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Before you begin working your way to foreign language fluency, it helps to understand the culture behind the language you’re learning. After all, language exists to help a group of people express their ideas and beliefs. Italy is an old country with a rich history and culture. As you begin your Italian language program, gaining a strong grasp on this history, the values, and the etiquette will help you rapidly achieve success. In particular, Italians have a strong focus on the dining experience
Whether looking to travel through Italy or set up shop for a while, it’s important to note that shopping in Italy is a bit different than what you are used to in other places. Italians generally like to buy all of their food fresh and going to market is an important part of their day-to-day lives.
While Italy has certainly embraced the 21st century, there are still some shops that seem to be a throwback to a simpler time. When walking the streets of Italy, you’ll be able to find indoor markets, street markets, and traveling markets. The traveling markets are usually quite a bit cheaper than chain and more popular stores.
When it comes to those bigger and more shopped at stores, places like supermarkets are not as populous as they are in North America or Great Britain. Supermarkets only account for about six percent of all grocery shopping in the entire country. Smaller markets, as well as open-air markets, are still quite a bit more popular than any other kind of market. It seems as those the Italian shopper trusts these smaller businesses to the massive chains that are popping up in other parts of the world.
When talking about the biggest chains in Italy, you’ll be talking about places like Esselunga, Conad, and Coop. These markets all adhere to the general policy of Italy. This means shoppers tend to take their own bags, as opposed to having them bagged at the store. There is no carry out either.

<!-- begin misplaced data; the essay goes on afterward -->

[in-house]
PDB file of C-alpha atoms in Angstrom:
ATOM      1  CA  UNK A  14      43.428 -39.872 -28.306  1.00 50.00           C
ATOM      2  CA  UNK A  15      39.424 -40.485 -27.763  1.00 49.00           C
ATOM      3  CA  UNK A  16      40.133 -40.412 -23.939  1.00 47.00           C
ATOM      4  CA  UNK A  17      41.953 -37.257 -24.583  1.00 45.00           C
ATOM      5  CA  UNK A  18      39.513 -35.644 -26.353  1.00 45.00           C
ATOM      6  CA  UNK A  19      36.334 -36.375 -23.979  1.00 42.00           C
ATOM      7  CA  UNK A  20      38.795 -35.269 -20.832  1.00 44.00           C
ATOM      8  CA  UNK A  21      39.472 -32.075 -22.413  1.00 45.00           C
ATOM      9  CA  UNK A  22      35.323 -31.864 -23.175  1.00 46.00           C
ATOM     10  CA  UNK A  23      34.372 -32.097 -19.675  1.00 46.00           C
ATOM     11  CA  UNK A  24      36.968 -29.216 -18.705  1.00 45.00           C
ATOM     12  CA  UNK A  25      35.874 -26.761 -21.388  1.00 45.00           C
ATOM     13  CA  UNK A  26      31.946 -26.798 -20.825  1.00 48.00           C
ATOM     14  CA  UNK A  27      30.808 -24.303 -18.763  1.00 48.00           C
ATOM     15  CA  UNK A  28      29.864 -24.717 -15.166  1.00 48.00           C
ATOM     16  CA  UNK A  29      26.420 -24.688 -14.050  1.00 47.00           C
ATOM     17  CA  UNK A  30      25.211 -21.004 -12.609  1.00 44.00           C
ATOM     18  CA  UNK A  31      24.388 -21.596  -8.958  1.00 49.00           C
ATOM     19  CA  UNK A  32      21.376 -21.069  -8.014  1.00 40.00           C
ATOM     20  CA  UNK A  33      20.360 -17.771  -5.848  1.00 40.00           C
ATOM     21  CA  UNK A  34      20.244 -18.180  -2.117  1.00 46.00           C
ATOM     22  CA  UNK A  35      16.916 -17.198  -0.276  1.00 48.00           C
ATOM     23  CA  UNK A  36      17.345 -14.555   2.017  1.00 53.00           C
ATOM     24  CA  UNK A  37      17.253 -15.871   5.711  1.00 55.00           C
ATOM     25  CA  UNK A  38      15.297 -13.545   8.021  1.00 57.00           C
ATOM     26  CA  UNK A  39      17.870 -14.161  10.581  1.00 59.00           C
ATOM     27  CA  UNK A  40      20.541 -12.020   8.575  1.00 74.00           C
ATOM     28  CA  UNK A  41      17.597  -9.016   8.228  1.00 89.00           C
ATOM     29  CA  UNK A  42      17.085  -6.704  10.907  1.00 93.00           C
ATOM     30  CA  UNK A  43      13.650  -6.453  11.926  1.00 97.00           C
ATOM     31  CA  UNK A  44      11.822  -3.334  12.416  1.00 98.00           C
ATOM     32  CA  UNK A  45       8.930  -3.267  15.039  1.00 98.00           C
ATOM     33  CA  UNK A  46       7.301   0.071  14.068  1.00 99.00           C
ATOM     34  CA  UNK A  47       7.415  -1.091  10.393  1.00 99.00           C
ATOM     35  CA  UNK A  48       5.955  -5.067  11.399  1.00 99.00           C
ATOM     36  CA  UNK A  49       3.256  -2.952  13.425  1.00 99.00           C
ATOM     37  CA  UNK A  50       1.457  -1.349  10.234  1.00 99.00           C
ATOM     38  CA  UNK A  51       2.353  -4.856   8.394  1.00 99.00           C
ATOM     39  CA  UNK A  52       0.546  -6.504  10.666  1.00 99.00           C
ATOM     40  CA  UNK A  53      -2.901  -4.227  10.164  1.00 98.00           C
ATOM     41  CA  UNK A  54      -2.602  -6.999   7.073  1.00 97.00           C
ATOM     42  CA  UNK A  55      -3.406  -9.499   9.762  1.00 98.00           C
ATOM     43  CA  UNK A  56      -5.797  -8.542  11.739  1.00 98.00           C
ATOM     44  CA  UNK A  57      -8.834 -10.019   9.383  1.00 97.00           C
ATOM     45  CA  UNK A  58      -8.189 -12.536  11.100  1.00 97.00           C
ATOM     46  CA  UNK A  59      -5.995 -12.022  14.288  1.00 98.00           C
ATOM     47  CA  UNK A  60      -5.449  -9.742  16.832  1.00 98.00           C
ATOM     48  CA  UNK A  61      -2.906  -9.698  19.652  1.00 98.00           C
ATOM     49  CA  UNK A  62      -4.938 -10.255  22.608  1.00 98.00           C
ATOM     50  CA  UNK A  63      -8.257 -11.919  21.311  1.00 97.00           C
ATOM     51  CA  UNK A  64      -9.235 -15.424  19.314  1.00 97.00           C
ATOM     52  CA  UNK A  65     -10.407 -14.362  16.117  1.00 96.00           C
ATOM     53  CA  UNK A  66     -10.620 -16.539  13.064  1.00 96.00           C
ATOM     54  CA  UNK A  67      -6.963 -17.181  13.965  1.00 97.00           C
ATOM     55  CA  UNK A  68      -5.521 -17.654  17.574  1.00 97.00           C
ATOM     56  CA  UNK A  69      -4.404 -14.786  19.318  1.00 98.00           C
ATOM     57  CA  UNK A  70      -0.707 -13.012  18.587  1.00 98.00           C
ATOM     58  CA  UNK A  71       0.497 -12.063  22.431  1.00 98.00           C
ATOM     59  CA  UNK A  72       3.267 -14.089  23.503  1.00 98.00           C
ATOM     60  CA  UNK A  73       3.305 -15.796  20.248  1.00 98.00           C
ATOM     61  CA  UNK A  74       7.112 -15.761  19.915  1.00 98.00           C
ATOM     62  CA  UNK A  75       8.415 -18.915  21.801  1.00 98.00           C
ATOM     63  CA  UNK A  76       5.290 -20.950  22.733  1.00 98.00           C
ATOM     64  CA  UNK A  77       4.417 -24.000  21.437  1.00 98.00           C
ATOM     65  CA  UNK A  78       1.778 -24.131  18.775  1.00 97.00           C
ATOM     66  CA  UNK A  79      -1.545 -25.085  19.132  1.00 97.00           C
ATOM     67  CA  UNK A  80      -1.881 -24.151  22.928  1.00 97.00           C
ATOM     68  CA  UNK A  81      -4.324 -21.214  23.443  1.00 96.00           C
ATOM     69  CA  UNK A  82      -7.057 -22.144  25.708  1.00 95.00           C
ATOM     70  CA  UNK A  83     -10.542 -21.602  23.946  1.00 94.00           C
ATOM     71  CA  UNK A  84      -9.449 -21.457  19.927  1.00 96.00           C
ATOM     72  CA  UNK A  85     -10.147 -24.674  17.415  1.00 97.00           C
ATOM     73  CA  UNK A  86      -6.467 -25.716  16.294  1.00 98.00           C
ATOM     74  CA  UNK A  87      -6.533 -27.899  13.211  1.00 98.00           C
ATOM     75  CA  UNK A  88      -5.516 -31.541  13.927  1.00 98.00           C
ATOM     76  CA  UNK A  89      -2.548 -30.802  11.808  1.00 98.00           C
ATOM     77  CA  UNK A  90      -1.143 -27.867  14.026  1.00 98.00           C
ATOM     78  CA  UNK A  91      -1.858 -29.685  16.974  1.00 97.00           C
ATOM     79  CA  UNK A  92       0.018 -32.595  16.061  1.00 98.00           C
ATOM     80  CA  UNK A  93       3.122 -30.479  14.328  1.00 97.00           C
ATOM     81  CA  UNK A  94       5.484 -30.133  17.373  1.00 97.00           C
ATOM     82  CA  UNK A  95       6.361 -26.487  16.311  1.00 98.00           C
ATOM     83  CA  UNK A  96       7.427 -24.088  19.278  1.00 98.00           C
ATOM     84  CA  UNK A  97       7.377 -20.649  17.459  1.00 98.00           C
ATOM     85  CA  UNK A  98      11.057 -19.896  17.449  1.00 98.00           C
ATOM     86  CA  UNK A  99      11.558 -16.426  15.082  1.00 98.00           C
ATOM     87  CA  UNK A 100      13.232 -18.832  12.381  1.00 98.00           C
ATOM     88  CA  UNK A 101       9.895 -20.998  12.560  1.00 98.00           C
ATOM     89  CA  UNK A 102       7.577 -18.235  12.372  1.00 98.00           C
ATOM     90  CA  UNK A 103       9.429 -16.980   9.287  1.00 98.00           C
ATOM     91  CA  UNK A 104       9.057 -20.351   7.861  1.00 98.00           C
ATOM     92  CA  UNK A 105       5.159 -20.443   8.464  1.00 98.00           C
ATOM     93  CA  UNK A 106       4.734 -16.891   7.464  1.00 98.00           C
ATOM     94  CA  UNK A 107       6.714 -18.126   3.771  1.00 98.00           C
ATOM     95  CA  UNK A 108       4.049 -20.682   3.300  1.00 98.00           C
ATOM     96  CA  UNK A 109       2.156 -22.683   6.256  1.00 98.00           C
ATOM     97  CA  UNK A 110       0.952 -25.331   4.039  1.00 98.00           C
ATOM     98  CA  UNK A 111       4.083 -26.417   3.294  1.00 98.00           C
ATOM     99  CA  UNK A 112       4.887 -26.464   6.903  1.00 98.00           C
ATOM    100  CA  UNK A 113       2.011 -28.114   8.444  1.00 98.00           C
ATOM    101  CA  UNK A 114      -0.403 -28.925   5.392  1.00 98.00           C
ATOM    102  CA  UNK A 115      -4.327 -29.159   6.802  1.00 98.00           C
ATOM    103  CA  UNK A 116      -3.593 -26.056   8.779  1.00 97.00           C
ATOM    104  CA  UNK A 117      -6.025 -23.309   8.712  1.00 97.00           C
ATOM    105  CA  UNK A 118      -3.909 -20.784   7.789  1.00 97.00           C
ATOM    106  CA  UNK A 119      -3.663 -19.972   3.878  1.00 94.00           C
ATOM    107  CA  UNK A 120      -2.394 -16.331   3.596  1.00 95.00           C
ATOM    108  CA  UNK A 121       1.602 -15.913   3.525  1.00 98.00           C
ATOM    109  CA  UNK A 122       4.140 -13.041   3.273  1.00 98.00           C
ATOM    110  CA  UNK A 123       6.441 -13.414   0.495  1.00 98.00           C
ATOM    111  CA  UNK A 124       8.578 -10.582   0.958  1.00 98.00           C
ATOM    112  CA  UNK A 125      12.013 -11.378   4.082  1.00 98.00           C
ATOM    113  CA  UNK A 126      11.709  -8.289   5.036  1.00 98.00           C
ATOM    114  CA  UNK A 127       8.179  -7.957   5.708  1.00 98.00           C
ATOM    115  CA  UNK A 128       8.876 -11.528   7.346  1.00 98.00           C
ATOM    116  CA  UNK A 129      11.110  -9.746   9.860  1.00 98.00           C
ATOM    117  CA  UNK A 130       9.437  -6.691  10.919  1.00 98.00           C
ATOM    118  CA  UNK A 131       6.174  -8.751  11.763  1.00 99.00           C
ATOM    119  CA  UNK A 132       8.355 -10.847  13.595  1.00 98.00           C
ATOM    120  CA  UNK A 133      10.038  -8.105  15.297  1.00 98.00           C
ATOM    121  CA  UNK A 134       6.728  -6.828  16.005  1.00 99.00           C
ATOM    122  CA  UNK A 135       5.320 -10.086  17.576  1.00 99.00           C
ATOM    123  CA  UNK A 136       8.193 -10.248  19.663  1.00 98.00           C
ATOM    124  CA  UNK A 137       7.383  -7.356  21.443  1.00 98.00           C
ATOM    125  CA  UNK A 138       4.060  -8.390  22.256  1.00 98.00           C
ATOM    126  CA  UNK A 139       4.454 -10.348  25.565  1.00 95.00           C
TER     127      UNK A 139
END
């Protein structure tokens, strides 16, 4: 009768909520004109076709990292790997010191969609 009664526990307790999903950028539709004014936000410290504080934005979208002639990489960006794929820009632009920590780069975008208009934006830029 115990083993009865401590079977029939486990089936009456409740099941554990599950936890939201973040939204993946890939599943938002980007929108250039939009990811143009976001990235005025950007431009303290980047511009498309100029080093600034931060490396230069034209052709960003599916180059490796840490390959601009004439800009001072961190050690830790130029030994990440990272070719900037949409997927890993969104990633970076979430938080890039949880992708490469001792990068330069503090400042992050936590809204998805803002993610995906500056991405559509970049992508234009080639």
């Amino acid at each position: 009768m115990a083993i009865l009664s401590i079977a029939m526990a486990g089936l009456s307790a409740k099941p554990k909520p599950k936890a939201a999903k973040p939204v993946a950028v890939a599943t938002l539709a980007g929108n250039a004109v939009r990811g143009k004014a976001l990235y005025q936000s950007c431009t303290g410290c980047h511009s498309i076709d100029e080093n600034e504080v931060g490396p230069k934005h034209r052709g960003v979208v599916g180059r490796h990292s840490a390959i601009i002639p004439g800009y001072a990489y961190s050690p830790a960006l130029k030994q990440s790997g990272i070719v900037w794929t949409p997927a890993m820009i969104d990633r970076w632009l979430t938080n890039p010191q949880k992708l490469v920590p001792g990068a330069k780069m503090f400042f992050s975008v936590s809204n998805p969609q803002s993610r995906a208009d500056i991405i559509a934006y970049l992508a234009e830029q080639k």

With a country that puts such importance on food as a cultural pillar, it makes sense that the average day of an Italian is structured around mealtimes. For Italians, meals are more about socialization and building community while sharing delicious, homemade foods and perfectly paired wines.
The day begins with breakfast (“prima colazione”) around 7:30 a.m., which usually consists of croissants or biscuits paired with milk, tea, or strong coffee. Children enjoy milk with cereals, with a little bit of coffee added. While many other regional cuisines around the world rely on a heavy, protein-packed breakfast to provide enough energy to get through the day, an Italian breakfast is meant to give just a small boost to get the day started.
Lunch serves as a main meal of the day for many Italians and often consists of multiple consecutive courses. Lunchtime generally begins between 1:00 p.m. and 2:00 p.m. and starts off with a pasta- or rice-based dish, followed by meat and vegetable courses. On Sundays lunch can last up to three hours with plenty of convivial socialization.